There’s a crow sitting in front of my house. He’s always there. When I look out my window I see him on the telephone wire, hulked and ruffled against the cold, still as rock. There is something so heavy and stoic about his waiting, as if he might sit there forever, in zen-like limbo, until the world turns to stone. It’s almost as if crows exist on the same plane but at a different speed, in a parallel dimension.
When I drop my kid off at school, there are crows waiting there, too. They know our schedule as if they had little watches strapped to their ankles. In fact, crows sit patiently all along the telephone wires between school and home. Instead of intruding on neighboring crow territories, they find the spot where my path will connect with their turf and wait their turn.
But they’re not waiting for the world to turn to stone and they’re not even really waiting for me: they’re waiting for peanuts. Sometimes it’s table scraps or a hardboiled egg, but usually it’s a handful of roasted, unsalted peanuts tossed from the window of my car as I roll by.
They want those nuts and they’ll do what they must to get them. They have learned that in order to get what they want, they must first catch my attention. I think this goes against their basic nature since they do not usually interact with humans. They prefer to blend into the background but crows are very adaptable. Sometimes I don’t see them, I’m busy daydreaming or fiddling with the radio or talking with my kids, so they’ve devised many tricks to be noticed. They call me to let me know they are there. (Hello! Hello!) They follow my car, casting shadows on the road ahead of me. If I’m weeding in my garden they risk the cat to make an appearance by perching precariously on an ornamental cyprus. They have found the exact spot on the telephone pole from which to spy inside my bedroom window. If I oversleep on the weekend, they know when I open my eyes, and they start to call: Caw. Caw! the sound of pure insistence, a racket that’s impossible to ignore.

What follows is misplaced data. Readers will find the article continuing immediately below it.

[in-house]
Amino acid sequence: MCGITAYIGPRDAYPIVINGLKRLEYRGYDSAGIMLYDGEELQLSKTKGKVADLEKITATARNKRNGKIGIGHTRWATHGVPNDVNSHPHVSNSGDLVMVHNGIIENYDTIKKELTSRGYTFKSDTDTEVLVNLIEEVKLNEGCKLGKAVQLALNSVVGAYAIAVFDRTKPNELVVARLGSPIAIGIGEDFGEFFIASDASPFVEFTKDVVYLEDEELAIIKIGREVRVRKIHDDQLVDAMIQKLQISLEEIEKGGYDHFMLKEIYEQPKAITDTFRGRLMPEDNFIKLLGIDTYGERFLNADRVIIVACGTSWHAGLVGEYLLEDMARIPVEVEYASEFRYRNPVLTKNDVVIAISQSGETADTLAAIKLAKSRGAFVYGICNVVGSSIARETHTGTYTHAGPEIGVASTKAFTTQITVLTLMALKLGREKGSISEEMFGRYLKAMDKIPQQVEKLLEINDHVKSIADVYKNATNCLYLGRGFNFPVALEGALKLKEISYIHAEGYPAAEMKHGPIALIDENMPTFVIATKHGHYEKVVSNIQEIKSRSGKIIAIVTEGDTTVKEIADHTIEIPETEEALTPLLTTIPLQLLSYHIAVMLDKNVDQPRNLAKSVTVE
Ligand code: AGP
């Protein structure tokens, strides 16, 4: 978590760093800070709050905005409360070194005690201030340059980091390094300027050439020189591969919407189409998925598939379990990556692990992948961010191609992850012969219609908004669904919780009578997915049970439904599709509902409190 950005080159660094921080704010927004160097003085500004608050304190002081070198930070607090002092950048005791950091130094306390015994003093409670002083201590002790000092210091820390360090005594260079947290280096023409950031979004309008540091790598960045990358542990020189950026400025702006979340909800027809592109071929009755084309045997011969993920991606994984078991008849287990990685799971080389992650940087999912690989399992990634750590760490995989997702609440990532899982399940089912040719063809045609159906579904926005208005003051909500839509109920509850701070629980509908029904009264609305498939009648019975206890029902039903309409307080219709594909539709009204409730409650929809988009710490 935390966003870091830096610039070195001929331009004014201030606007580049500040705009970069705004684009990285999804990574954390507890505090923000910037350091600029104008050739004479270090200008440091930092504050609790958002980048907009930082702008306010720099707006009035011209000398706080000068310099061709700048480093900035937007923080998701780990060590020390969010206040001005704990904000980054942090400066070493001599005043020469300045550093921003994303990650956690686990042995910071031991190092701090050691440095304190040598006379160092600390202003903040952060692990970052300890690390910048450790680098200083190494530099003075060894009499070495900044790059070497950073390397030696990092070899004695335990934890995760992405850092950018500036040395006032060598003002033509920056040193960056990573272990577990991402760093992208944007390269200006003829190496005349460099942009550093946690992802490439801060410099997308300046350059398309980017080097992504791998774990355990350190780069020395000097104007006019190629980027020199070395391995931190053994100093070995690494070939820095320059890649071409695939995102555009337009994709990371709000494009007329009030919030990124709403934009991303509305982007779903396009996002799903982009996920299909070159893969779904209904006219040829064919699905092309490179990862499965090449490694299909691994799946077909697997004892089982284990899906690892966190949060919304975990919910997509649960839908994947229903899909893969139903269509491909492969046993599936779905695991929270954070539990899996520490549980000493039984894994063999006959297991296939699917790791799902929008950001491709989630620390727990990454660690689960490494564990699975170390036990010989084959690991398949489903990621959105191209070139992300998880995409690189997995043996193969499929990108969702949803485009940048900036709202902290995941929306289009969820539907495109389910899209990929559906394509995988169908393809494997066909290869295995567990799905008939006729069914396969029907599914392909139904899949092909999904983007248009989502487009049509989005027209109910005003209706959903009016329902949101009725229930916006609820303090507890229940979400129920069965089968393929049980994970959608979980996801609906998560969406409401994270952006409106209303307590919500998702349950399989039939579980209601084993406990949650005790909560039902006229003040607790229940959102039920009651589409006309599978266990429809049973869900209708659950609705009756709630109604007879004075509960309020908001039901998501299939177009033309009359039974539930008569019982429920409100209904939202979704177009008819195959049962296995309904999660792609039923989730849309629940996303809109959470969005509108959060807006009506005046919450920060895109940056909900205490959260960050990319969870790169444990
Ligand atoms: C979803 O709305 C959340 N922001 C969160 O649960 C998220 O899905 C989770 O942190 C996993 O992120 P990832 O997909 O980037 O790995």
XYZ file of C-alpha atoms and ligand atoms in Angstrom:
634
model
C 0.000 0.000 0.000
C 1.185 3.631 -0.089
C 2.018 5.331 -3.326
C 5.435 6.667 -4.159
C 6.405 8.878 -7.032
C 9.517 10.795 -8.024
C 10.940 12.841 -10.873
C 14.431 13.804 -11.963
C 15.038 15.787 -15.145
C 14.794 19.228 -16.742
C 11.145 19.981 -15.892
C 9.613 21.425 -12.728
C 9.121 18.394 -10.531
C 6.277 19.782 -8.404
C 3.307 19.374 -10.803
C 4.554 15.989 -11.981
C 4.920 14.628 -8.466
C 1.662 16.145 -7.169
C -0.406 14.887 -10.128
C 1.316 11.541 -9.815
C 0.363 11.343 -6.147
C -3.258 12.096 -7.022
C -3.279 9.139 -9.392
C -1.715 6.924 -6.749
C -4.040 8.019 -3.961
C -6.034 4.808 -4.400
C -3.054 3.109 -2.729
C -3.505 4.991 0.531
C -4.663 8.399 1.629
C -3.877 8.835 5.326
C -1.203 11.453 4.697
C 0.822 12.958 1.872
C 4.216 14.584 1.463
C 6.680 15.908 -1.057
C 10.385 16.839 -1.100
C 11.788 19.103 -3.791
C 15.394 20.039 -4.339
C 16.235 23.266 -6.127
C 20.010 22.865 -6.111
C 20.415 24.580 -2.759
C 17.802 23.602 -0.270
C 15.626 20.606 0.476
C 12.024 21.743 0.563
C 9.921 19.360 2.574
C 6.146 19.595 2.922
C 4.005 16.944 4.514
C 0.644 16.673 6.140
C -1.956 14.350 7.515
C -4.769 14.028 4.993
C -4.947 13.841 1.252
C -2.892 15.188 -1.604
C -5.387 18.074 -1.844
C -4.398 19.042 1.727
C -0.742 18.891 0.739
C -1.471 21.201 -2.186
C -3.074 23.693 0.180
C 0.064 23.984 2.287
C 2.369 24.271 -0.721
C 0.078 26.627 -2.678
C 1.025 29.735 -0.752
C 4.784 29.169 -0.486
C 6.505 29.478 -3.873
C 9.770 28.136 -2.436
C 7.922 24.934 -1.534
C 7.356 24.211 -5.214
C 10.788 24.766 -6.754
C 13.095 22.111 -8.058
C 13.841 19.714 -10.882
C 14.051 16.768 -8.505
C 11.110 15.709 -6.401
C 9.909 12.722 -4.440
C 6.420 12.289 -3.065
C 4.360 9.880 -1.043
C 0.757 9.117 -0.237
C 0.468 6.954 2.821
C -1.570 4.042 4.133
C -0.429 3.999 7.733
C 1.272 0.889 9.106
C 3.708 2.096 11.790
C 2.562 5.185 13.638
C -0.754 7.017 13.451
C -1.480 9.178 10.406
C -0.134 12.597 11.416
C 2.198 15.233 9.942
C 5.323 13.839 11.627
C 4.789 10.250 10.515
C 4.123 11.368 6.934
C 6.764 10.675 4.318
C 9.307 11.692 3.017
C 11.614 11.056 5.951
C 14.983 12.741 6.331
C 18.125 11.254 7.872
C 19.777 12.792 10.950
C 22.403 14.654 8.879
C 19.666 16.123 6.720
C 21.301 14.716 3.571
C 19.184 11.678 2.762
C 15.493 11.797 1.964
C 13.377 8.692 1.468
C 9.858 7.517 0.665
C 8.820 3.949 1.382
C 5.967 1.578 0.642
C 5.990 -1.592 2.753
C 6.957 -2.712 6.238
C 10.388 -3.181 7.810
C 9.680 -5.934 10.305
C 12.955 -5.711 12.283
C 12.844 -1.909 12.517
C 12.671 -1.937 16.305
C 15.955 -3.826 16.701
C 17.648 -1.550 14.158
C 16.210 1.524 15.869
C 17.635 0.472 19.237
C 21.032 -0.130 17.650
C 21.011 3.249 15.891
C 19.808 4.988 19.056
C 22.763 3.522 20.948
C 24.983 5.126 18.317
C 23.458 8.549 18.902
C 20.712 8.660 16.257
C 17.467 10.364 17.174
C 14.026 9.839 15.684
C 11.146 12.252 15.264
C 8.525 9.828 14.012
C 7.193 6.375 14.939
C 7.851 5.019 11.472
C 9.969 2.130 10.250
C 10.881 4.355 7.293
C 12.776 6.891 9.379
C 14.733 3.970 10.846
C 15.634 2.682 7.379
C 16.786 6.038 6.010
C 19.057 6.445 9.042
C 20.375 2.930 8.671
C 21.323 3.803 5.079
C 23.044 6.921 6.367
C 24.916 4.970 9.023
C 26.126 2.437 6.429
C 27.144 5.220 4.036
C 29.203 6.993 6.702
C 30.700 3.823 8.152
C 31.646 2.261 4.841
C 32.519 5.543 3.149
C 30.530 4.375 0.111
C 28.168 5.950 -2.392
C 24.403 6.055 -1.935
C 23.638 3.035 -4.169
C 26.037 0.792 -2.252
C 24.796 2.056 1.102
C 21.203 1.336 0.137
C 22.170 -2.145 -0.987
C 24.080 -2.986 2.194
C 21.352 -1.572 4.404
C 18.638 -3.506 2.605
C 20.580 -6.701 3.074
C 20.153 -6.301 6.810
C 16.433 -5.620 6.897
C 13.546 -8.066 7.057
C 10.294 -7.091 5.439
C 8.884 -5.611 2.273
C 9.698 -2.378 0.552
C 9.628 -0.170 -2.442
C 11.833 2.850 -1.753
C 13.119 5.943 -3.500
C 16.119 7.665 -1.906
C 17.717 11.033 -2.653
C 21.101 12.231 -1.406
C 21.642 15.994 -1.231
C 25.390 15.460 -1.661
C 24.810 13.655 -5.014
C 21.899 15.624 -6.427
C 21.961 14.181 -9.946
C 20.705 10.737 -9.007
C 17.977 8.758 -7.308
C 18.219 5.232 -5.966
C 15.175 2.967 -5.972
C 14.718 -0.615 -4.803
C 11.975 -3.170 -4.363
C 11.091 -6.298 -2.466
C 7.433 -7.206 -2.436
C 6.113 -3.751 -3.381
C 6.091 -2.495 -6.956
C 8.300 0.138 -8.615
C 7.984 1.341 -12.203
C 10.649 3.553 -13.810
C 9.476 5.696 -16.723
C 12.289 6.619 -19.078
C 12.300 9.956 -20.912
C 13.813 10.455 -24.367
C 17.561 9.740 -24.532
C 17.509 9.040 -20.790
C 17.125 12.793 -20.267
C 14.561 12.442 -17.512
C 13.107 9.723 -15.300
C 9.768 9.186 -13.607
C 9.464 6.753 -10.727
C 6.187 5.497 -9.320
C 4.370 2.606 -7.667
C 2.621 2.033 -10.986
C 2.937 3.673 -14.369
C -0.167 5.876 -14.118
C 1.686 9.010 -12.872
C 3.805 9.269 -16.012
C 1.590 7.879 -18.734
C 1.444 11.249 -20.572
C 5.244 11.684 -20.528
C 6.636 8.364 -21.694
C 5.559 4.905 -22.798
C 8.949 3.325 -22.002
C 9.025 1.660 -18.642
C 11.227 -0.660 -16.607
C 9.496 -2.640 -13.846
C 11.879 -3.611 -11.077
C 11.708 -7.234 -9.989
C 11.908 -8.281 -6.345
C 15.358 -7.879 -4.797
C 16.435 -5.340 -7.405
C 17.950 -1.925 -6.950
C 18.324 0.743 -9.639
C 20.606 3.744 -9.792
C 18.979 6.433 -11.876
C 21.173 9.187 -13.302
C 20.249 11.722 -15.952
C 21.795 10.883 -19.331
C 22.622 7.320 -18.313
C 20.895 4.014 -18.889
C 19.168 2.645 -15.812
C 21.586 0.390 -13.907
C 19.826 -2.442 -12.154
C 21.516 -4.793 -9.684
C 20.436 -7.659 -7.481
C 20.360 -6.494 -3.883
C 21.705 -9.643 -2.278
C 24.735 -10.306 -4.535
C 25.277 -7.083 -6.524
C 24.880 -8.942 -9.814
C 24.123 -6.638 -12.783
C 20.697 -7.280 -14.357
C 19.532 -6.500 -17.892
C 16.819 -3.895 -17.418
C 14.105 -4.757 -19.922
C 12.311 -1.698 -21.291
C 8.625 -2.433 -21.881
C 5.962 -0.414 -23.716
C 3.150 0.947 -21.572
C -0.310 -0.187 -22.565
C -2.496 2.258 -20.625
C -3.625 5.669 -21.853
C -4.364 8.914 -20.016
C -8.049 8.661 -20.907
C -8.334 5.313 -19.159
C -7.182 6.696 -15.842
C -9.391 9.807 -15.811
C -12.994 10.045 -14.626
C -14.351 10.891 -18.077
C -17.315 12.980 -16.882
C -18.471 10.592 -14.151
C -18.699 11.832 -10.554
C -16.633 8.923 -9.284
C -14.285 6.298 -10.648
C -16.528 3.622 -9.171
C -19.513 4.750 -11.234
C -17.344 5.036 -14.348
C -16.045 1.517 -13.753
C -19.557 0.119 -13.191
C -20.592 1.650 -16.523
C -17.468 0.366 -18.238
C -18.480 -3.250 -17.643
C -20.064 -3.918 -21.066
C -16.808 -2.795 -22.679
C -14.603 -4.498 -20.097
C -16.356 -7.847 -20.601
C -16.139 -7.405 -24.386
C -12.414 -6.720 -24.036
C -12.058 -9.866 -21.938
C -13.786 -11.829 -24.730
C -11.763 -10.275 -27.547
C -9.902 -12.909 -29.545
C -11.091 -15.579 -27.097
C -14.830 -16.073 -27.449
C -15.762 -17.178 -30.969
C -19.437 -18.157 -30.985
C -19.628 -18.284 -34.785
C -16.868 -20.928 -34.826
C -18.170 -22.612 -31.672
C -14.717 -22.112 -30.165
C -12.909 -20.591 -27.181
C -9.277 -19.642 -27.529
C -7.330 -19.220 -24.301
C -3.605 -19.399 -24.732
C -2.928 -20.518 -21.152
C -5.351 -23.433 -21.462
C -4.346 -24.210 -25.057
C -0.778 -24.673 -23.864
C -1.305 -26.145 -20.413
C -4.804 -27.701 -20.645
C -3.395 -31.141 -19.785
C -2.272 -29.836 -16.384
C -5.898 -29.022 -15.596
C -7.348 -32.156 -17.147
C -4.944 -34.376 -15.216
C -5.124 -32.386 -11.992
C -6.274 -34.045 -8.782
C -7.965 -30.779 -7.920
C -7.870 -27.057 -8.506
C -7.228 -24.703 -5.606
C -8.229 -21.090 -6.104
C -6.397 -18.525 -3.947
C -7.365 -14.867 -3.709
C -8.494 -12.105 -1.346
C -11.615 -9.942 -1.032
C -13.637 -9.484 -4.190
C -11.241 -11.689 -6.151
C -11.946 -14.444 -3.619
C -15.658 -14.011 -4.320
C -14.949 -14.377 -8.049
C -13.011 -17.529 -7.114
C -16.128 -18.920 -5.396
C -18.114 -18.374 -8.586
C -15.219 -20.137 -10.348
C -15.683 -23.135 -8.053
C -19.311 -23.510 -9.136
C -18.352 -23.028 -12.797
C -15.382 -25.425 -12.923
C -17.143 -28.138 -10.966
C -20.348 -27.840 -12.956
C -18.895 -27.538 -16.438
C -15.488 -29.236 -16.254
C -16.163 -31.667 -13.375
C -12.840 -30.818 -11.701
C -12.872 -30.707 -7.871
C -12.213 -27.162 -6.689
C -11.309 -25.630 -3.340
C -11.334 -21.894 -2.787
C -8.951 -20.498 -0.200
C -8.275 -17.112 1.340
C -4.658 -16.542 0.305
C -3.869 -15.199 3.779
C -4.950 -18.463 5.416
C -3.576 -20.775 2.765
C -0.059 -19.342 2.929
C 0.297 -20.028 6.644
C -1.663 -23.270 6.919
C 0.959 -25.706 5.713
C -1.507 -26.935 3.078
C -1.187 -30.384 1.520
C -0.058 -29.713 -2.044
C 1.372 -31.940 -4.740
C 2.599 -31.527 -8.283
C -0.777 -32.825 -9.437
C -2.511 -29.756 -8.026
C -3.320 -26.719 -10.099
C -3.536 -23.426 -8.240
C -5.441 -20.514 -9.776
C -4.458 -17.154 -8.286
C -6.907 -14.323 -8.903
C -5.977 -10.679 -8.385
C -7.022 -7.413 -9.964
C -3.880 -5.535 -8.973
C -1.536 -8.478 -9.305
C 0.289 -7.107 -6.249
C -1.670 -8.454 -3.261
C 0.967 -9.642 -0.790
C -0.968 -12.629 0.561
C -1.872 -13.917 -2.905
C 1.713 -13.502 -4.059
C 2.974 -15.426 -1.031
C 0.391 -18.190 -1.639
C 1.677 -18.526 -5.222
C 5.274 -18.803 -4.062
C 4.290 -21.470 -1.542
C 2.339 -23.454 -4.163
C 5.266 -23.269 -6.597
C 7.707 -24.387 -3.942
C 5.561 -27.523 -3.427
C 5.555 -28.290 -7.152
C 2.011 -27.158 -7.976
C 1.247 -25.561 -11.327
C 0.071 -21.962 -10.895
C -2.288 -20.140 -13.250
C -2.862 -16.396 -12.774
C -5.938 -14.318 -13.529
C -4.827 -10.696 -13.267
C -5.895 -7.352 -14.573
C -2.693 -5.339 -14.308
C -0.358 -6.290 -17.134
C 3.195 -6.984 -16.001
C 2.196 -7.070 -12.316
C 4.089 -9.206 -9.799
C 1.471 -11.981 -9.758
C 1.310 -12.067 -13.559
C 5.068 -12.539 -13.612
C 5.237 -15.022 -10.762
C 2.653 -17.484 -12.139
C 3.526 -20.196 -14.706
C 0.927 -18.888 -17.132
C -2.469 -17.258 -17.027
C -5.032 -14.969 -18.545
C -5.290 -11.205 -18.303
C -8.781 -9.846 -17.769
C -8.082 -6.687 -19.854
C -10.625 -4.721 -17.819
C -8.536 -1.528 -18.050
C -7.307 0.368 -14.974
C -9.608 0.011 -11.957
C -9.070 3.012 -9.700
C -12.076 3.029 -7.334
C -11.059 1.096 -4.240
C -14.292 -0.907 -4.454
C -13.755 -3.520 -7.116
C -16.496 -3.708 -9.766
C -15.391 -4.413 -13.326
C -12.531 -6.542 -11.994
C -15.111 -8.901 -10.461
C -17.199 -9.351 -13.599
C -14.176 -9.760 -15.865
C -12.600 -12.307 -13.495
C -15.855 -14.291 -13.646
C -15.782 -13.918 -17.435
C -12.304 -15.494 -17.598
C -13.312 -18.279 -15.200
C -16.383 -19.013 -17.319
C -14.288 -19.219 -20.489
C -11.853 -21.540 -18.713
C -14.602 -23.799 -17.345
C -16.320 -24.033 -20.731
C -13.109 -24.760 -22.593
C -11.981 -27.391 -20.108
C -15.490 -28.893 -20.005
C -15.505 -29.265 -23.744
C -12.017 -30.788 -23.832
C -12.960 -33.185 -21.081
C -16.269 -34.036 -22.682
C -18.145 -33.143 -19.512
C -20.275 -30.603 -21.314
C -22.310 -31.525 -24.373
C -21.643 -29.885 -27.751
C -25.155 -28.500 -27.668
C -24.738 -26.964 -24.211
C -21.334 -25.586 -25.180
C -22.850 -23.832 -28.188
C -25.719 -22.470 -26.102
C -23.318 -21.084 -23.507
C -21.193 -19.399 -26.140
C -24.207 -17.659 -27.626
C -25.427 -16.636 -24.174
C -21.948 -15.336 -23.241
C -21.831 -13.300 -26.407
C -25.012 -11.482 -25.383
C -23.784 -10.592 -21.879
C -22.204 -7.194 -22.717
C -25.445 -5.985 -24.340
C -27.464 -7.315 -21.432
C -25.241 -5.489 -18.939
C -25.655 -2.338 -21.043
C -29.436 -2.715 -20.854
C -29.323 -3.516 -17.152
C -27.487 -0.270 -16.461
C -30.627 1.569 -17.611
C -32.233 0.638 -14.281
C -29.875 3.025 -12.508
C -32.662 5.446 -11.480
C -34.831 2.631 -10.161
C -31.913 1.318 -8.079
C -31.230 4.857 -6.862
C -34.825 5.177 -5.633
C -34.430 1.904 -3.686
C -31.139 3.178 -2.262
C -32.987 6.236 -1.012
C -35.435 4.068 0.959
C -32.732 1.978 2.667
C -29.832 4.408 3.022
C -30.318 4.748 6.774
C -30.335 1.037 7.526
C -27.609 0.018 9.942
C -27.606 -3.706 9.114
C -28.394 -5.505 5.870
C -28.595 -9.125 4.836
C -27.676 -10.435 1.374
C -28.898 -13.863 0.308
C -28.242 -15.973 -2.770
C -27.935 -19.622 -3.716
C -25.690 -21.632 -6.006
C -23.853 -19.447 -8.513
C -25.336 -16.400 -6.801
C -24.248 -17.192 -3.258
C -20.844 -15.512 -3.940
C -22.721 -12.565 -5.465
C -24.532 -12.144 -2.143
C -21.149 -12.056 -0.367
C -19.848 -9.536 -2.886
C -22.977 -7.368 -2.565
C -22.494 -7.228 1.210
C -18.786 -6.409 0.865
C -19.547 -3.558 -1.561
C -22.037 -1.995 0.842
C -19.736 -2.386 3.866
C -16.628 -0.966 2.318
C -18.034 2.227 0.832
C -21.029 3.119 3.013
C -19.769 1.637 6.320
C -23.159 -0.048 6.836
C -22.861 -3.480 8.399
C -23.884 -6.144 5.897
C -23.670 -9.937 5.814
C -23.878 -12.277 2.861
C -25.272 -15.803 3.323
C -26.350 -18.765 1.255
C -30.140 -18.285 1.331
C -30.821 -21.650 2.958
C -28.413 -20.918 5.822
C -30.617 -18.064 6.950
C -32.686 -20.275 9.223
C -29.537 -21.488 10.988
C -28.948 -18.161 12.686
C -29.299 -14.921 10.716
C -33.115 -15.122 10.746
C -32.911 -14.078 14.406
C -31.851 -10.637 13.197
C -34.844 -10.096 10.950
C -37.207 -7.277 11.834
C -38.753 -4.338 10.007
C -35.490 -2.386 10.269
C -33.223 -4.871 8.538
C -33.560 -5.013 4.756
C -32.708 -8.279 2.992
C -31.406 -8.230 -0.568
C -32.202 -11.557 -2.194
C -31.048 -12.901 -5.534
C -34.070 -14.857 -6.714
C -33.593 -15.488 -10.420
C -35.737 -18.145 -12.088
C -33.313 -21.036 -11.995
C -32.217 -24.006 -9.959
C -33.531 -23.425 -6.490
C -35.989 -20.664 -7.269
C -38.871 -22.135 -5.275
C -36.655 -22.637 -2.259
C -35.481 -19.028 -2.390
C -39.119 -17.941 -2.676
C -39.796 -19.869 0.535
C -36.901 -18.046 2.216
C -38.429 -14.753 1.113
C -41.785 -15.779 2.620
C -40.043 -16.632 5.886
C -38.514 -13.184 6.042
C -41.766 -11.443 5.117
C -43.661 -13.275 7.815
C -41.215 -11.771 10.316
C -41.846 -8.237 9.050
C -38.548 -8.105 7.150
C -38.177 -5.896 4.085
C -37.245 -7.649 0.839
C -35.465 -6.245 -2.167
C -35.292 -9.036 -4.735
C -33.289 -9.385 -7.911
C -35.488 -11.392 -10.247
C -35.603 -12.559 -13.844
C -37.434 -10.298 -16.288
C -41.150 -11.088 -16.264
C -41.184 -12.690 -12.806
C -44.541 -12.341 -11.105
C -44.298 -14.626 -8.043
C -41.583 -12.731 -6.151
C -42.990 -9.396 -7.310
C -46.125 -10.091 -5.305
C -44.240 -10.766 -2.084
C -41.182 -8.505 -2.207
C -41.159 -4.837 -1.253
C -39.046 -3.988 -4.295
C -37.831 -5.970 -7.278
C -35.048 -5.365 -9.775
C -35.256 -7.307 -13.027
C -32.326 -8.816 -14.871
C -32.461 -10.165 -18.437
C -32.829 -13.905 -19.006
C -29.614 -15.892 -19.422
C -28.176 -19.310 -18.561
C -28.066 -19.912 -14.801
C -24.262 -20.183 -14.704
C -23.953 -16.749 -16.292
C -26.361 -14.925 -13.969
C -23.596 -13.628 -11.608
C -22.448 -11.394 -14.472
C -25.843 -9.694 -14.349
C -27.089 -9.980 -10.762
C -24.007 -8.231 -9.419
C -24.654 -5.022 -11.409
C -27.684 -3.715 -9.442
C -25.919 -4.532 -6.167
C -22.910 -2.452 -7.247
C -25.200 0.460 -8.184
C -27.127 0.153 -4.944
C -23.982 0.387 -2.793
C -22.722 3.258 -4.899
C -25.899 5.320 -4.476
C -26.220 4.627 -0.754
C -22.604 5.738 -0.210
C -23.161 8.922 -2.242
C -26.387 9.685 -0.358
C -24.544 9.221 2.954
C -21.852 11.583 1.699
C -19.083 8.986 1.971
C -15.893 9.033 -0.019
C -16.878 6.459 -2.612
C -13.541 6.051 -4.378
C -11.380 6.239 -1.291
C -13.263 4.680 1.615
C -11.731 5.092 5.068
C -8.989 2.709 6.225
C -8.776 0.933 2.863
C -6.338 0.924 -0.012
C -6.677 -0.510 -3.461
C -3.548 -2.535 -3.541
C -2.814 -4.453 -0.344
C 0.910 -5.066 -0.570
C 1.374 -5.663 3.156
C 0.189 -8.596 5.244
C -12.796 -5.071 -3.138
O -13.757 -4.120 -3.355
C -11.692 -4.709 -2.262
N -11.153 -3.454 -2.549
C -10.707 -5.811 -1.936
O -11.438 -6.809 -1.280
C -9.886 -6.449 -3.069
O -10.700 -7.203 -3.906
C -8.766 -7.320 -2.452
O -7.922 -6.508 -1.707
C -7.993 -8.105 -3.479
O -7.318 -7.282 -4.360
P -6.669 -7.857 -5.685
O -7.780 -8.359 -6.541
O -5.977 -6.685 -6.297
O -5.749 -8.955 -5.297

The crows are teaching me by example. I am learning how to wait. The waiting sits inside me like a cold stone I have swallowed. Waiting is not a passive act: the tension and turmoil happen under the surface. Waiting requires tenacious muscle. And every day, although it goes against my basic nature, I make myself seen. I flap my arms, I holler, I fluff my feathers. I am going through the motions of visibility and every day I’m becoming more defined.
How do you make yourself visible? What are you hiding from?
This is my 21st post about my attempts to befriend my neighborhood crows. To see more, click here.